Sony writes up UK e-book viewer plan
New Readers, e-bookshop coming to Blighty
Sony obviously read pollster YouGov's research into the current state of the UK e-book viewer market, because the Japanese electronics giant has promised to boost its e-book efforts over here.
The firm currently sells three models in the UK: the original Reader, the Reader Pocket Edition and the Touch Edition. It recently unveiled a 3G-connected Daily Edition model in North America.
Now Steve Haber, President of Sony’s Digital Reading Division, has confirmed that UK e-book buffs “should expect more Reader models”.
Hopefully, that's a sign the Daily Edition will debut here soon.
Haber wouldn’t go into specifics, but he told Wired that “a change is coming”.
He also added that Sony plans to bring its digital bookshop to the UK.
Currently, only US-based punters can buy digital titles through the online shop, which the firm is presently in the process of converting over to the standard ePub format.
UK buyers can buy e-books from the likes of Waterstone's, WHSmith and Borders.
Sony hasn’t committed to a formal launch date yet, apparently because of publishing rights issues. “Each country has different publishing rights,” Haber said. “That’s why we won’t see one bookshop where you can buy all books for a while.” ®
will be a while yet
before I get one, if ever, unless the gready publishers wake up to the late 20th century.
I love the idea of ebook readers and would sorely like one for my wife who is a voracious reader but at £200+ for the reader plus the inflated prices for a LEASED copy of any books you want to read (at least anything still in copyright) it's just a waste of money.
I hear a couple of ebook reader makers are talking with local libraries to allow free checkouts of electronic format books on a limited time basis, just like for real books, and think that would be the absolute killer app for these. Forget advertising like "can hold 10,000 books" because that is 10,000 x ~£8 currently to fill it! A bigger seller would be a nominal (say less than £50) annual subscription for all-you-can-read services including magazines, newspapers and _recent_ novels, even with encumbered DRM that would be perfectly acceptable for me. With that I would buy two tomorrow.
BB as publishers are using that novel like a manual (and the recent amazon kindle kerfuffle).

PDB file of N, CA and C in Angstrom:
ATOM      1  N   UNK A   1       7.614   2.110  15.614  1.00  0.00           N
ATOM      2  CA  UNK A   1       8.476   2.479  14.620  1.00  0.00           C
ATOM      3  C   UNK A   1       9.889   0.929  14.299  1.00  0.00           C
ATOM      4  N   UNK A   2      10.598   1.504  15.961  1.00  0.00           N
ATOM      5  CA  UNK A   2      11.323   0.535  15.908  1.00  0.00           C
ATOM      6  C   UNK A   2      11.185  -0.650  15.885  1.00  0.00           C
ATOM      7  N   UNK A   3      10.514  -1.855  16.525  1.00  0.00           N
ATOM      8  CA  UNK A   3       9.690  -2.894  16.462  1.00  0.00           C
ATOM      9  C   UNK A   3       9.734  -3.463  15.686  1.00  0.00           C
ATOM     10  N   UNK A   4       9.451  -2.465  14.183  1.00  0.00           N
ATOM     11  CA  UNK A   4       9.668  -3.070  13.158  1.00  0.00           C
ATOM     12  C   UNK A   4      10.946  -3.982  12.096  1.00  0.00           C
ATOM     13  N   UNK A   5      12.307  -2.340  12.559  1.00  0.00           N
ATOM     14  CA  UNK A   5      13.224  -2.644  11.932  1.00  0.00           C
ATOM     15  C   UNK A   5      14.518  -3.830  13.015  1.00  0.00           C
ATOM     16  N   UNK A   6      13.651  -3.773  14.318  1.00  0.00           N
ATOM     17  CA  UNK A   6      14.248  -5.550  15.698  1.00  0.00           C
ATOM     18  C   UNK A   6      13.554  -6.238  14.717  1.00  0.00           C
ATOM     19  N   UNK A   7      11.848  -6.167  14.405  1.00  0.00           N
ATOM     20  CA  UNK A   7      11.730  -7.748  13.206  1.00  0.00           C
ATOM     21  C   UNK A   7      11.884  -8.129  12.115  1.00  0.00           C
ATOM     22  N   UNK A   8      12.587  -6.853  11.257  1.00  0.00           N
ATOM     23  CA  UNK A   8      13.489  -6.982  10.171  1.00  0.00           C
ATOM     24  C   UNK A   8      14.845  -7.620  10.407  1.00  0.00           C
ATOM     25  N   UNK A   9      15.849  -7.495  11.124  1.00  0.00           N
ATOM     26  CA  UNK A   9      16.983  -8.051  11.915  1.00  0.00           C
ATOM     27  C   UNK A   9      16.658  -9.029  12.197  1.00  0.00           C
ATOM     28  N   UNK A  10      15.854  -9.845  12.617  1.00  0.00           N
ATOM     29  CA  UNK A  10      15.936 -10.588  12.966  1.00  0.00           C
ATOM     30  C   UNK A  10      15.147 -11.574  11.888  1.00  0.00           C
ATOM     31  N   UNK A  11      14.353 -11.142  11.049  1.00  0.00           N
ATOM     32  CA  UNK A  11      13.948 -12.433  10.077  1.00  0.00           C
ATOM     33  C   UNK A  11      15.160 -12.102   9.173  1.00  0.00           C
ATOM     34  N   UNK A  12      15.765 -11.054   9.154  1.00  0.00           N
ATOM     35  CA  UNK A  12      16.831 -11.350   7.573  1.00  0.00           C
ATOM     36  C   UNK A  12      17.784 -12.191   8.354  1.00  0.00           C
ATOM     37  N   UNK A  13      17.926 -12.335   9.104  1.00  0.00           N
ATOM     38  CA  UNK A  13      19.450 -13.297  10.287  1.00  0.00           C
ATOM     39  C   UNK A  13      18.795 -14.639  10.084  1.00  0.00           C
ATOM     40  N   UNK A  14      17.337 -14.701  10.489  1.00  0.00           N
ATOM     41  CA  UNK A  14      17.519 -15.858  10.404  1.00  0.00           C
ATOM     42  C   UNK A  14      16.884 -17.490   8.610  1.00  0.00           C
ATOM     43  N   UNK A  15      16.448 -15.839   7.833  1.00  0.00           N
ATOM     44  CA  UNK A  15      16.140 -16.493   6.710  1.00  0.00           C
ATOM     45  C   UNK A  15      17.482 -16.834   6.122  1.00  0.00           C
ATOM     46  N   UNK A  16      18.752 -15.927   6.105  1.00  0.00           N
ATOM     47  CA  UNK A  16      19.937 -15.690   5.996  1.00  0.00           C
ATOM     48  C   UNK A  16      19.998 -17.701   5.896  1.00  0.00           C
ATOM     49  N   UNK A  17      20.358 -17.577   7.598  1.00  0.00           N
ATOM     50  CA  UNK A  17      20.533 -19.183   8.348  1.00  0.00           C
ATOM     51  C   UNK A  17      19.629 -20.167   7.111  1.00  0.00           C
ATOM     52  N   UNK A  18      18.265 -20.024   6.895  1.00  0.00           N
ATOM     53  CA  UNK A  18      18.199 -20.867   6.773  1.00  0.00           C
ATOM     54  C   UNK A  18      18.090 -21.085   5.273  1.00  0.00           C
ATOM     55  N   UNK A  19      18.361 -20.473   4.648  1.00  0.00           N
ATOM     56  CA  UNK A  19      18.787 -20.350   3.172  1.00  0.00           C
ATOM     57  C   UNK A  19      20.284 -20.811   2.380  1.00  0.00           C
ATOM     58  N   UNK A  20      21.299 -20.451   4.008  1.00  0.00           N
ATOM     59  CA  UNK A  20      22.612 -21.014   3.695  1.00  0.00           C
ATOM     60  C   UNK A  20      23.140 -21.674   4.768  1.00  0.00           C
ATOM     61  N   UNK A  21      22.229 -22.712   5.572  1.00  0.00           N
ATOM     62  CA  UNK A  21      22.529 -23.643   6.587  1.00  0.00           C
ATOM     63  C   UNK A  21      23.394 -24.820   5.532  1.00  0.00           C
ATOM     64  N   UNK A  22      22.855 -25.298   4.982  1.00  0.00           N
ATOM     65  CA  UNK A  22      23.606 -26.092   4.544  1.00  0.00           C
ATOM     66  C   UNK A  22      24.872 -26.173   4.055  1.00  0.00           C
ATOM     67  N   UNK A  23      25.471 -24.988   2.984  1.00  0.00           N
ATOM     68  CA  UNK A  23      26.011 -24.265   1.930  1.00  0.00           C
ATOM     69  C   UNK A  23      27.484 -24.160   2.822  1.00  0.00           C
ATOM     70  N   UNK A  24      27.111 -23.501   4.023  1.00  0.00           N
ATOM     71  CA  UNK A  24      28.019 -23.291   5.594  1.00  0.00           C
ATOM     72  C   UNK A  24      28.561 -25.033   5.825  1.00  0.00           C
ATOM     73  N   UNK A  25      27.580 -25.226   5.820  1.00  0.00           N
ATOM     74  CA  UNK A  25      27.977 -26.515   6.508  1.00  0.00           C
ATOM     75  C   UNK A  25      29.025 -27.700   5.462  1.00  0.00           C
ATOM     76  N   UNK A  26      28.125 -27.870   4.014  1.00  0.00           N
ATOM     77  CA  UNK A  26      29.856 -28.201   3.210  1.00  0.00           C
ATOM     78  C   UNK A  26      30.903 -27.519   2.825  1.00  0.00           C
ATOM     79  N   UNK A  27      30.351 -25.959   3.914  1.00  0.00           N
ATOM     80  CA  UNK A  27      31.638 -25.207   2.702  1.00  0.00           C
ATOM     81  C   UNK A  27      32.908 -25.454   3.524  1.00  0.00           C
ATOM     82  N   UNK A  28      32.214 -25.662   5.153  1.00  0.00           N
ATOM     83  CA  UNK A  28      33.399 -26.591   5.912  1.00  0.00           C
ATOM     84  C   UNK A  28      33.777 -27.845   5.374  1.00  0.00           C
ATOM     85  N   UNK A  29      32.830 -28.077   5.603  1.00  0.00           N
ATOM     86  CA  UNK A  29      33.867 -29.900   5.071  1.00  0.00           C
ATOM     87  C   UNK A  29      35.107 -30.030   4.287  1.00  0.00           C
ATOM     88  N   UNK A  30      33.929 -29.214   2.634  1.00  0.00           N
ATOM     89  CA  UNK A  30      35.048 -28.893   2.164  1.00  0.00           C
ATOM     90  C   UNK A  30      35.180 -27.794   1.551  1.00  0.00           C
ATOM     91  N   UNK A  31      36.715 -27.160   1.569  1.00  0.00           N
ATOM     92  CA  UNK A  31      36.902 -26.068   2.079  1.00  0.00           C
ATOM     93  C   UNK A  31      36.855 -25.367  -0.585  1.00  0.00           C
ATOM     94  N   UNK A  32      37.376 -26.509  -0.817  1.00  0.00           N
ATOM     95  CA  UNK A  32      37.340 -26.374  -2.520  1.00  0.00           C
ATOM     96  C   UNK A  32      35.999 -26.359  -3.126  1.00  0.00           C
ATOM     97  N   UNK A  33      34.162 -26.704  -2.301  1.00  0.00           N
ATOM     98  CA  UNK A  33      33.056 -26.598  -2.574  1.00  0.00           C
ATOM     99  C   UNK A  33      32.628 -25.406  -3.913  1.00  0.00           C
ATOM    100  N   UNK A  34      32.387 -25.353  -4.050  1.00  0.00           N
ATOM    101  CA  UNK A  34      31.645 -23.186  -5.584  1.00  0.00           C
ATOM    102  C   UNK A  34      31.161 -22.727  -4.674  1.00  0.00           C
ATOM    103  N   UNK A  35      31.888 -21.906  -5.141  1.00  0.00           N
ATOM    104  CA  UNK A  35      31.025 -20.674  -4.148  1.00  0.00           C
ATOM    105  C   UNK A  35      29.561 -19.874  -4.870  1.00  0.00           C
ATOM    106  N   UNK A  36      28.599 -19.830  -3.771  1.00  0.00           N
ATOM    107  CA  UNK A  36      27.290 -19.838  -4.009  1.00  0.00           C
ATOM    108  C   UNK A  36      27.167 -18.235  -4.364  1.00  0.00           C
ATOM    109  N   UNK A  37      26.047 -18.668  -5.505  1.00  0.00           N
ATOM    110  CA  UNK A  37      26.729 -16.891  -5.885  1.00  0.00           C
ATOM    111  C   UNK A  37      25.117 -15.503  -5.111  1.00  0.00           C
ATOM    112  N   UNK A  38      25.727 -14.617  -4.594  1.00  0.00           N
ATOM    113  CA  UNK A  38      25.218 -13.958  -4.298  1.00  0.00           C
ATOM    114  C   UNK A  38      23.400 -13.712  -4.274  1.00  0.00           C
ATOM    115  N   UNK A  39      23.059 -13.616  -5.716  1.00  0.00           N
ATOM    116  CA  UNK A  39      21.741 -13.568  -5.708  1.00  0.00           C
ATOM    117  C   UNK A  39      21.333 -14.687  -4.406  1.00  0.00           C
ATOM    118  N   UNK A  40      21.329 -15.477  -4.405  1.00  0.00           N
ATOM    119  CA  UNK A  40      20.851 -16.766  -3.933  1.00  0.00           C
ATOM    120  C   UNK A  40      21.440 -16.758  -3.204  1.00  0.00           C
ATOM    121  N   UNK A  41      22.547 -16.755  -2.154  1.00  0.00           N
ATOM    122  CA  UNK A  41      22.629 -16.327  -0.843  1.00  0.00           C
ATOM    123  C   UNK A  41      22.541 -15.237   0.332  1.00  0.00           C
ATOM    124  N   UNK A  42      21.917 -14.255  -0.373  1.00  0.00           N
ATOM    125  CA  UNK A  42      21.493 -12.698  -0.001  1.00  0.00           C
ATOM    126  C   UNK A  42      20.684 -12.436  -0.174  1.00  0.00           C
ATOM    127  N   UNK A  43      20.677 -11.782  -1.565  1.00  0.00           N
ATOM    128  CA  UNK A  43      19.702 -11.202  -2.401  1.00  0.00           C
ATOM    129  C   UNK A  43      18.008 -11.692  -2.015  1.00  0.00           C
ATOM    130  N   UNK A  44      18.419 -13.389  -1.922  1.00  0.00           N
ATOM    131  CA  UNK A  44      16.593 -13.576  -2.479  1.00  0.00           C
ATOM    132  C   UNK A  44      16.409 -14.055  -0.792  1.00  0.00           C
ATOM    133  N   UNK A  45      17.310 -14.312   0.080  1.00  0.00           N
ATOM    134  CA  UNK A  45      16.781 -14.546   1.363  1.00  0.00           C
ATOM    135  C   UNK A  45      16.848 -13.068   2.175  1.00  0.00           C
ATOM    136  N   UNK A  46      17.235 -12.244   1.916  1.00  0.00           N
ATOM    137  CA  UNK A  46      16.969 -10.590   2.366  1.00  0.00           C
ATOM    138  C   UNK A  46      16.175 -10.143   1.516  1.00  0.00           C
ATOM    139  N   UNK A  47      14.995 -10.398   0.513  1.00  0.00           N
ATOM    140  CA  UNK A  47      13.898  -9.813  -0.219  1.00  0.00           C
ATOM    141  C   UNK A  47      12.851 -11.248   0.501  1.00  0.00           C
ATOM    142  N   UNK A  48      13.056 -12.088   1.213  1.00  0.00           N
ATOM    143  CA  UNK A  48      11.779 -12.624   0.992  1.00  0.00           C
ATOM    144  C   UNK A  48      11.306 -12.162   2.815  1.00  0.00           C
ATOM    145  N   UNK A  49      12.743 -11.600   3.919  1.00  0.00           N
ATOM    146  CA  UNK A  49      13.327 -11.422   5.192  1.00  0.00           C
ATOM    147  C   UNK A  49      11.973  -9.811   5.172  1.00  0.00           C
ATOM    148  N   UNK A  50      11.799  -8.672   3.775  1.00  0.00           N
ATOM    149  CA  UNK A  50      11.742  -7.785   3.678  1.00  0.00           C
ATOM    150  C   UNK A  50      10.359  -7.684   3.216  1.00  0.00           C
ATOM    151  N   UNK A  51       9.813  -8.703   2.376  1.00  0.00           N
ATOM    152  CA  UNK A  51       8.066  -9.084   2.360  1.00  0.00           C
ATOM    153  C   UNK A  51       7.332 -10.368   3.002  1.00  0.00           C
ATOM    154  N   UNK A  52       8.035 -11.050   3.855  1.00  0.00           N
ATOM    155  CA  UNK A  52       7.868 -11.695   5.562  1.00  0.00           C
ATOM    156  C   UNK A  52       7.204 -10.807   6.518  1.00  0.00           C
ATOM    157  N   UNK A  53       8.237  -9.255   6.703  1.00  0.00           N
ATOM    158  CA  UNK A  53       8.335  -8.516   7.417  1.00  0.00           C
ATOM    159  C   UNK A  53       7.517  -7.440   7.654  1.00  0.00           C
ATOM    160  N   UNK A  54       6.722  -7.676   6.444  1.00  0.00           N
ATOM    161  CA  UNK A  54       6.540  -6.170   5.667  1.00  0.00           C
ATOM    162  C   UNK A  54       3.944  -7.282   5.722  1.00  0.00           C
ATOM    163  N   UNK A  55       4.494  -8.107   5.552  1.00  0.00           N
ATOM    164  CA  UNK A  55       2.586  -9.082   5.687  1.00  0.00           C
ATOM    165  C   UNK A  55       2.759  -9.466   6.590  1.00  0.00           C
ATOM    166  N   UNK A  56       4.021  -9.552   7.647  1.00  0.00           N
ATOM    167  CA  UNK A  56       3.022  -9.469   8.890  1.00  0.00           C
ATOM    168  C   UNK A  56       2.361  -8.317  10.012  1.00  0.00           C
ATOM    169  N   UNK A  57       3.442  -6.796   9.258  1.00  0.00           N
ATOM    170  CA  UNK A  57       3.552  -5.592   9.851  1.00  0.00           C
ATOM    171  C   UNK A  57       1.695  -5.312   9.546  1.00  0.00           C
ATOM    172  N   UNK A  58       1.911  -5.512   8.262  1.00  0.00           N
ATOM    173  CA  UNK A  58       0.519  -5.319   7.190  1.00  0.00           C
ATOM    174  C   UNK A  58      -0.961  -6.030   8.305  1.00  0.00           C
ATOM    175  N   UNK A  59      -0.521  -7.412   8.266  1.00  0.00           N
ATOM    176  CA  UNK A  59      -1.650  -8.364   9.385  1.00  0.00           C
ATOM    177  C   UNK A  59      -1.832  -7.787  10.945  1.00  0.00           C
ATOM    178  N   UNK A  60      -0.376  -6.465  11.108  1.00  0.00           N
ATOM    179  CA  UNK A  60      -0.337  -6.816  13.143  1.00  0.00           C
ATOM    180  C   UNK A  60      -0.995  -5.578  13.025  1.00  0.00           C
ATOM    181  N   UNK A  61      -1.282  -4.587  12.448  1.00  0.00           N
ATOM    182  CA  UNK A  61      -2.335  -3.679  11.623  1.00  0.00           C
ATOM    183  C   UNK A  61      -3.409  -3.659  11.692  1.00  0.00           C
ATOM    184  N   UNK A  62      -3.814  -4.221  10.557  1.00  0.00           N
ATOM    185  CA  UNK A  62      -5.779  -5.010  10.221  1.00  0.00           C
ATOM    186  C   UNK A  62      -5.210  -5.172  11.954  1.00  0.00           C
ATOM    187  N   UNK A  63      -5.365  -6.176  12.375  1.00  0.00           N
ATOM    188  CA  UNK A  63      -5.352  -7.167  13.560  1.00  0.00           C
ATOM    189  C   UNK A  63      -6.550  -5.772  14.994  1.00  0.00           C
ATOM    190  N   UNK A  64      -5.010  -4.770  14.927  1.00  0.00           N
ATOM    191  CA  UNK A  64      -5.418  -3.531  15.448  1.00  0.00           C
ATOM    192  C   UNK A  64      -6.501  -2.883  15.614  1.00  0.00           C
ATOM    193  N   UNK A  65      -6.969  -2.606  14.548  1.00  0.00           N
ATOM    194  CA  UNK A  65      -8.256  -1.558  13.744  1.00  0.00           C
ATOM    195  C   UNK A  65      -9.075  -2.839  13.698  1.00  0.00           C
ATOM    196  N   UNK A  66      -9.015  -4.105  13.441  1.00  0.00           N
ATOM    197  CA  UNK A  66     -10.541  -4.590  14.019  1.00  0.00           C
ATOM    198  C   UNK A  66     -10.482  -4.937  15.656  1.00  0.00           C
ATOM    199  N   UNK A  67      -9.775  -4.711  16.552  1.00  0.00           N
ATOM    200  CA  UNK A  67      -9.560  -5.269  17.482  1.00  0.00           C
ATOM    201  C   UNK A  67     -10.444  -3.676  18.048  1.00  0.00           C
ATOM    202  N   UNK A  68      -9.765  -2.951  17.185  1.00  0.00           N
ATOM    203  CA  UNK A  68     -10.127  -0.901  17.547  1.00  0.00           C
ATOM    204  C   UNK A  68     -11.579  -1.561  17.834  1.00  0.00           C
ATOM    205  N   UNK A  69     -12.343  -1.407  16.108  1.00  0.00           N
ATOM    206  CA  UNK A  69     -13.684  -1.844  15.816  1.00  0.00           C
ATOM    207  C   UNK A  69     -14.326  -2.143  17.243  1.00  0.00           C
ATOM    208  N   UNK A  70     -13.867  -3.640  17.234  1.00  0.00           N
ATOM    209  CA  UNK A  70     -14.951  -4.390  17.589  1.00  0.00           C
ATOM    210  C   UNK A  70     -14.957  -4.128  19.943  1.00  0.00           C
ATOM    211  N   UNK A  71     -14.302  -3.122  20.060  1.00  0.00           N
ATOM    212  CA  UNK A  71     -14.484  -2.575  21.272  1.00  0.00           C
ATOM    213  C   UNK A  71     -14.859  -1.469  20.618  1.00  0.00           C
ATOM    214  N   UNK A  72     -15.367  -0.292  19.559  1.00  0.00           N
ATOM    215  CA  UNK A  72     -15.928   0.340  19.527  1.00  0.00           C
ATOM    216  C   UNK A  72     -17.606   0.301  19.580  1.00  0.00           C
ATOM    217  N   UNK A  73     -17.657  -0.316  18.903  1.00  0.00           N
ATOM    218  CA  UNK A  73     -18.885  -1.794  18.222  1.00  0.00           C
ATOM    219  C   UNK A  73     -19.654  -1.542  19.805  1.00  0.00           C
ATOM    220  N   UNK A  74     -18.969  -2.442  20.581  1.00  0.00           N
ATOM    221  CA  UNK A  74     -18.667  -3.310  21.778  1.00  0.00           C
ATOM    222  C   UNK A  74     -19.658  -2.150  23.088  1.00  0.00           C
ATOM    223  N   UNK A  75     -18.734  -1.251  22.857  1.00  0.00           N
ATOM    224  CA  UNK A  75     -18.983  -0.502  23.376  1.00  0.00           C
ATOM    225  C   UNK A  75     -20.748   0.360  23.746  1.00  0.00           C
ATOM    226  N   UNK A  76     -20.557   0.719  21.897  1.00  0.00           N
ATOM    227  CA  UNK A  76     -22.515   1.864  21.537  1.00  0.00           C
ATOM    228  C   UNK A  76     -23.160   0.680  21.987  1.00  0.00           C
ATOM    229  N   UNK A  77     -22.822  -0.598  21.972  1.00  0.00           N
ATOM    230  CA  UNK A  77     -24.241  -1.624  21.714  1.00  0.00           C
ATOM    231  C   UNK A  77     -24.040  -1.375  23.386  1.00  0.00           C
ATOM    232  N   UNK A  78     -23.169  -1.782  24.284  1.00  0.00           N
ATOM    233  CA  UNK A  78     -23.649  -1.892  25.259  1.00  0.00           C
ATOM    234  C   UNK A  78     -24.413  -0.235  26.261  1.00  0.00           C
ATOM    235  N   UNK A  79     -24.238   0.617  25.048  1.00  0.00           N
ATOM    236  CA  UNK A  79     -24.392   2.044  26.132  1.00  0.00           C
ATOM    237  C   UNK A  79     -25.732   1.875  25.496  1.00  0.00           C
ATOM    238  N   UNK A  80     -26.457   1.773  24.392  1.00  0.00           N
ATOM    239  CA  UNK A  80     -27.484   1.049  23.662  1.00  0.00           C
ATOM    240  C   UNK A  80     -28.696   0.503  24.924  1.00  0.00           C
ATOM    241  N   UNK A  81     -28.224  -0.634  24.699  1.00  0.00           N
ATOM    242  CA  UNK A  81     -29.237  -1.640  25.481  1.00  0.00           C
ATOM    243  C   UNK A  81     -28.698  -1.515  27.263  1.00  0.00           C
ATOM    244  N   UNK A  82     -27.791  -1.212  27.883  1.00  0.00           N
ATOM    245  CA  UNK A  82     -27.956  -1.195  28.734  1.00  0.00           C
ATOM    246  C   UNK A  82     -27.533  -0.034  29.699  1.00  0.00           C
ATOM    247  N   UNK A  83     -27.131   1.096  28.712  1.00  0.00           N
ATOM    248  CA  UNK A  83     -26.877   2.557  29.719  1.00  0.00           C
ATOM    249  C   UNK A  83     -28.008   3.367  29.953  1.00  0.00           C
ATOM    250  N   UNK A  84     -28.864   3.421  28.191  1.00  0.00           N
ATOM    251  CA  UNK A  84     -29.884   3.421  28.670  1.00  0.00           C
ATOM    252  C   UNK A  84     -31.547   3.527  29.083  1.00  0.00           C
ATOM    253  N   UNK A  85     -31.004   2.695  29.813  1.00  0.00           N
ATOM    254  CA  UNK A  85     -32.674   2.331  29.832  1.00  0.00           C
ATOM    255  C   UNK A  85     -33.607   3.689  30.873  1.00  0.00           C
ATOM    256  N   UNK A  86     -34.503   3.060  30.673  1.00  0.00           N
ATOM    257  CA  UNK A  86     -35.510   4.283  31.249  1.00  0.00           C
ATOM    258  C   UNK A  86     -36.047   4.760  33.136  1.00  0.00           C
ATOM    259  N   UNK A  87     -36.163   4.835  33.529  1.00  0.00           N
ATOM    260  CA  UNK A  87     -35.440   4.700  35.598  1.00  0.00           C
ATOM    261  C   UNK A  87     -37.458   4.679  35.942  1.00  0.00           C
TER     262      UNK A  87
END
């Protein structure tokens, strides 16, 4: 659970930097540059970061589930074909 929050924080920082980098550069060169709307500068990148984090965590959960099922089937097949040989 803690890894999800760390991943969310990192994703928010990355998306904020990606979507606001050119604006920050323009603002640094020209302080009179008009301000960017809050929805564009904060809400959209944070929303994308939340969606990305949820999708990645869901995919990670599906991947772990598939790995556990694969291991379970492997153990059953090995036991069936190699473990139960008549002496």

The big question
Will I be able to read my books for ever, on the hardware of my choice? Or will they be forever tied to a Sony product that'll break down in a few years time? Also do I trust Sony's answer, given their previous form for DRM-malware distribution?
In any case, squashed tree is a better random-access device for use by humans, then anything with a screen. E-books are for people who never learned how to do non-linear reading.
Not worth it until publishers change
It's not worth it until UK publishers change their policies. Economically, it makes good sense to buy eBooks in America because they're nearly always cheaper than the paperbacks.
In the UK (looking at you, Waterstones), the eBook price is usually on a par with the hardback RRP, but without any of the discounts you'll usually find on that price when buying it in a shop.
But don't worry. Remember, in the eyes of Sony and the publishers, it's the consumers' fault for not being prepared to pay through the nose for digital content.
1) Don't use the sony reader software, use Calibre - free, multiformat, works great, and allows you to reformat books.
2) Why would anyone want to shop from Waterstones or a UK-based Sony store? Buy from places like BooksOnBoard and you pay US prices.
not till the books come down in price...
I went on holiday a few weeks ago and very nearly bought a sony reader, I love e-ink and desrerately want a reader! I was about to cough the £200 untill i noticed that the books are just as dear as the paper counterparts! to create and distribute paper books requires logistics, printing, and general human intervention... I dont mind paying for something nice... but a digital copy is costless...
does the author get a larger royalty from an ebook as the manufacturing and distribution costs are zero? the middlemen all get a bigger chunk and that isnt fair!
I would hapilly pay for an electronic title, if it was a sensible price, or like many of my bluerays - buy the physical media and get a free evectronic version too...
untill then... sony can bring out as many excellent readers as they want, its the bastards that are holding me back!!!